Leadership Without Easy Answers Part I By: sOLOMON LUcy

Chapter 1: Values in Leadership

Overall Summary

  • Leadership is very important to us and we value those who hold leadership positions
  • We are always seeking out the leader in things (organizations, groups, etc.)
  • We use the term "leader" with too much liniency
  • Now leading only means being out in front

The Types of Leaders

Type 1 is the leader that influences the community to follow the leader's vision. In this style the community depends solely on the leader because they are following his or her vision. If something goes wrong it is the leader's fault.

Type 2 is the leader that influences the community to face its problems. In this style both the leader and community are working together in order to fix those problems. If something goes wrong the leader and the community are to blame.

The second type of leadership is the best but we often use the first kind today.

How Can We Improve The Leadership Today?

  • Realize there's a difference between leadership and management
  • Realize not all leaders have the same traits. Their traits should align with the times we're in. We need different types of leaders for different situations.
  • Remember the word leadership should be more of a verb rather than a noun. Your actions show if you are a leader, not your personality traits.
  • Leaders should always have goal
  • Remember that if you are a leader you may sometimes have to improvise but that's okay. Franklin Roosevelt said "It is common sense to take a method and try it. If it fails, admit it frankly and try another. But above all, try something."

Chapter 2: To Lead or Mislead?

Evolution vs Equilibrium

  • In order for evolution to take place trials and errors must occur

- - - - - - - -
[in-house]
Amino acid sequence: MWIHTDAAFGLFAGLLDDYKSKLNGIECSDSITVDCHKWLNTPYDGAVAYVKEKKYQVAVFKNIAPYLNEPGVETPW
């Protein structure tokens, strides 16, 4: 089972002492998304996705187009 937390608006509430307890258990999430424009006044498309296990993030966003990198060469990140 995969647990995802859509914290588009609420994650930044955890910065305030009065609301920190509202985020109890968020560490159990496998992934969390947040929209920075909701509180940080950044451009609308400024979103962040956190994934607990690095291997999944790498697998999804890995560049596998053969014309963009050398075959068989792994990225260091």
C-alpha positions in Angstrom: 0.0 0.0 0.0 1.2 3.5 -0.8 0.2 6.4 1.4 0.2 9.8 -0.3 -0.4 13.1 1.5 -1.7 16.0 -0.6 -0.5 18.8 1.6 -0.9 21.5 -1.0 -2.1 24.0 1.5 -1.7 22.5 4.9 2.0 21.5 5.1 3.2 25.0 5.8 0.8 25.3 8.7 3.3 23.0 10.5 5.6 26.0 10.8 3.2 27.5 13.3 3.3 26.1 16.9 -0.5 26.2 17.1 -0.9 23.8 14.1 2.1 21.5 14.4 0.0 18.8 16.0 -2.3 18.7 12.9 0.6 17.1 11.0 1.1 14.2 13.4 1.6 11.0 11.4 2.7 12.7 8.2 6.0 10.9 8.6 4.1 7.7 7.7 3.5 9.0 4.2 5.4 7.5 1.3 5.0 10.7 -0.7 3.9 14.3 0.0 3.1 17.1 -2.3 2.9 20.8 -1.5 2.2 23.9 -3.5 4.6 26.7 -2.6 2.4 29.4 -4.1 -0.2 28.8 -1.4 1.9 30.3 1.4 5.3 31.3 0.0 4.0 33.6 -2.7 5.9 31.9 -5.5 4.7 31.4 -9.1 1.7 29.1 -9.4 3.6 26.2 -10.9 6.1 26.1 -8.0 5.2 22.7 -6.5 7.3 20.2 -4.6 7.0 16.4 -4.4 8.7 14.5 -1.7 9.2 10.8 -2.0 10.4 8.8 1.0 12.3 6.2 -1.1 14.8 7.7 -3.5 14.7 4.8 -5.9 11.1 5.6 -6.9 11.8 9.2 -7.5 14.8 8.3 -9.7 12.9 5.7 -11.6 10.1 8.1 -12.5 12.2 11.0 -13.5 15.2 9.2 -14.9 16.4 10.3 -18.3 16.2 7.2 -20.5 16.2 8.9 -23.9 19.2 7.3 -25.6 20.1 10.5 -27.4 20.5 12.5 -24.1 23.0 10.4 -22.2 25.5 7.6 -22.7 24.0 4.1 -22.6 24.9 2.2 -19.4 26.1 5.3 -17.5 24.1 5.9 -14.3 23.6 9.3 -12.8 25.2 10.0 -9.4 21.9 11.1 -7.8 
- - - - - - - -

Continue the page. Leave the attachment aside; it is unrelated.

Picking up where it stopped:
• Humans are better at handling evolution because we have the capability to learn from our mistakes and create better situations. Species change genetically but cultures change through learning and planning.
  • Society is focused on always maintaining its equilibrium which is not good because you have to go through stages of equilibrium in order to evolve.
  • How a person/leaded acts during times of disequilibrium tests their leadership.

3 Forms of Patterns of Disequilibrium

  1. The current problem presents no new challenge and a response from the current repertoire may restore equilibrium successfully
  2. When the society had no ready solution for the situation, the social system may still try to apply responses from its repertoire, but may only restore equilibrium in the short term and at the cost of long-term consequences
  3. The society may learn to meet the new challenge

Why Do People Fail to Adapt?

  • They mispercieve the nature of the threat
  • Society may perceive the threat, but the challenge may exceed the culture's adaptive capability
  • The amount of distress provoked by the problem and the changes it demands

Chapter 3: The Roots of Authority


This chapter describes how leadership and authority intertwine

Both Humans & Animals Have The Ability To Show Authority

  • For gorillas the silverback is their leader and he is always protecting the gorillas and serves a control function
  • For chimpanzees the female and her offspring usually are the most constant social unit. Adult males travel in varying groups and have their own hierarchy.

Leadership Is Something Sought Out By Everyone

  • A study of pre-school kids revealed that most kids fought to be labeled "high-ranking" and the "high-ranking" kids were respected and admired and took charge during group activities.

In A Study Of Small Adult Groups 3 Generalizations Emerged

  1. When men and women who do not know one another form a new group and undertake a task, they routinely establish a hierarchy of roles
  2. The group often informally selects and authorizes one of its own members to chair the group in place of the person designated by the scientist in charge
  3. The group looks to its chairperson for certain services.


Heifetz, Ronald A. Leadership Without Easy Answers. Cambridge, Mass. [u.a.]: Belknap Press of Harvard Univ. Press, 2001. Print.

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